The first thing one must understand about diminished value is that it shouldn't be misinterpreted as depreciated value. Granted, your vehicle has that brand-new cushion scent and a spanking sheen of metal glory, depreciation happens the moment you roll it out of your dealer's showroom. It automatically ceases to be new and begins to lose its worth. It doesn't matter that throughout its eventual years of plying routes and racing down thoroughfares, it never incurred a single scratch or dent on it. It also doesn't matter if you have properly maintained it. A vehicle in time is no longer in its prime.

So what is diminished value? A vehicle is said to have diminished value after an accident or collision (or natural catastrophe in some cases) caused it to sustain considerable damage that would require extensive repairs to rehabilitate it. Here's a sobering truth that a vehicle owner must come to grips with about his vehicle's diminished value: nothing he does from this point on can reverse that. Repairs, regardless of extent, will never restore the value of his vehicle prior to the accident. From any potential second-hand buyer's perspective, it's generally and rightly considered to be damaged goods.

Damage extent or degree is the sole determinant in registering an accurate appraisal of your vehicle's diminished value. One type of diminished value can be attributed to the quality of repair also known as Repair-Related. What this categorically states is that your vehicle's loss of value is due to erratic or slapdash repairs performed on it. Think of it as corrective surgery performed on you that failed to correct whatever was ailing you prior to the procedure. You're never the same person again. It's the same way with a vehicle that wasn't properly repaired. That's why it becomes considerably less compared to its worth prior to repairs.

Answering "what is diminished value" can get a little tricky with different classifications. For example, another category is known as Immediate Diminished Value. As the term implies, your vehicle's current worth is the difference between what it was before an accident and what it became shortly after. What could further push down its value is when insurers meddle in the repairs (Think of them pushing for their suggested repair shop.) that end up making your vehicle still largely impaired after work on it has been done. It's a good thing this is hardly used in settling or resolving property damage claims.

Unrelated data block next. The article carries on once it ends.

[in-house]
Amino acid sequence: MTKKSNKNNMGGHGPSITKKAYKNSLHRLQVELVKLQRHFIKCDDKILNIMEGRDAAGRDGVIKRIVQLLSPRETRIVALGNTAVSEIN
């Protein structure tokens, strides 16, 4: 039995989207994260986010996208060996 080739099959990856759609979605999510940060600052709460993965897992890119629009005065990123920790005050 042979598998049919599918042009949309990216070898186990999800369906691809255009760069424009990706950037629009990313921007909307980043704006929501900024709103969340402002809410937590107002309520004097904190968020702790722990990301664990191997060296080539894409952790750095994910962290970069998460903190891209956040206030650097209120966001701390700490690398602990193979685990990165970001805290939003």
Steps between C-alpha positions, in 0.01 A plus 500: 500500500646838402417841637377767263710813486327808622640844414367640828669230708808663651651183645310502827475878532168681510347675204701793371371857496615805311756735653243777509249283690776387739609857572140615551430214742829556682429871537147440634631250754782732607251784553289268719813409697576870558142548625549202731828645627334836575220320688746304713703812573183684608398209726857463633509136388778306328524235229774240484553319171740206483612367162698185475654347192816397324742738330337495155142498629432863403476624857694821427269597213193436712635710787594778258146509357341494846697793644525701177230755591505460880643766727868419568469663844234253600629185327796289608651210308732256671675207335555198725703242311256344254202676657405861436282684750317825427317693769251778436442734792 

The acceptable standard it seems is the third category which is Inherent Diminished Value. A vehicle's resale value is reduced because it now bears a history of damage. Think of it this way: if your vehicle is going against another vehicle of the same make and year but with hardly a scratch on it, which do you think the buyer will go for? Or looking at it another way, which one would you go for if you happened to be the buyer?

Your best-hoped for resale price is relying on the kind of repairs performed on it. If it benefitted from optimal repair work, chances are you can still get a fair value for it. However, if sub-par work has been done on it, add repair-related diminished value mentioned earlier to your worries.

There are other factors in determining what your vehicle's diminished value or resale worth is. One is your type of vehicle. If yours happens to be a rarity that car collectors would want to possess, then this might give you a bit of leverage in the negotiations. How that leverage will play up will depend on its condition prior to an accident or force majeure and the harshness of the punishment it endured. How rigorous and exacting the repairs will be done on it will determine its final value.

Diminished value does diminish one's hopes of a good resale value for his vehicle. There's no going around this. So what's the upside to this story? As far as it depends on you, drive safely and try to keep your vehicle in good shape at all times.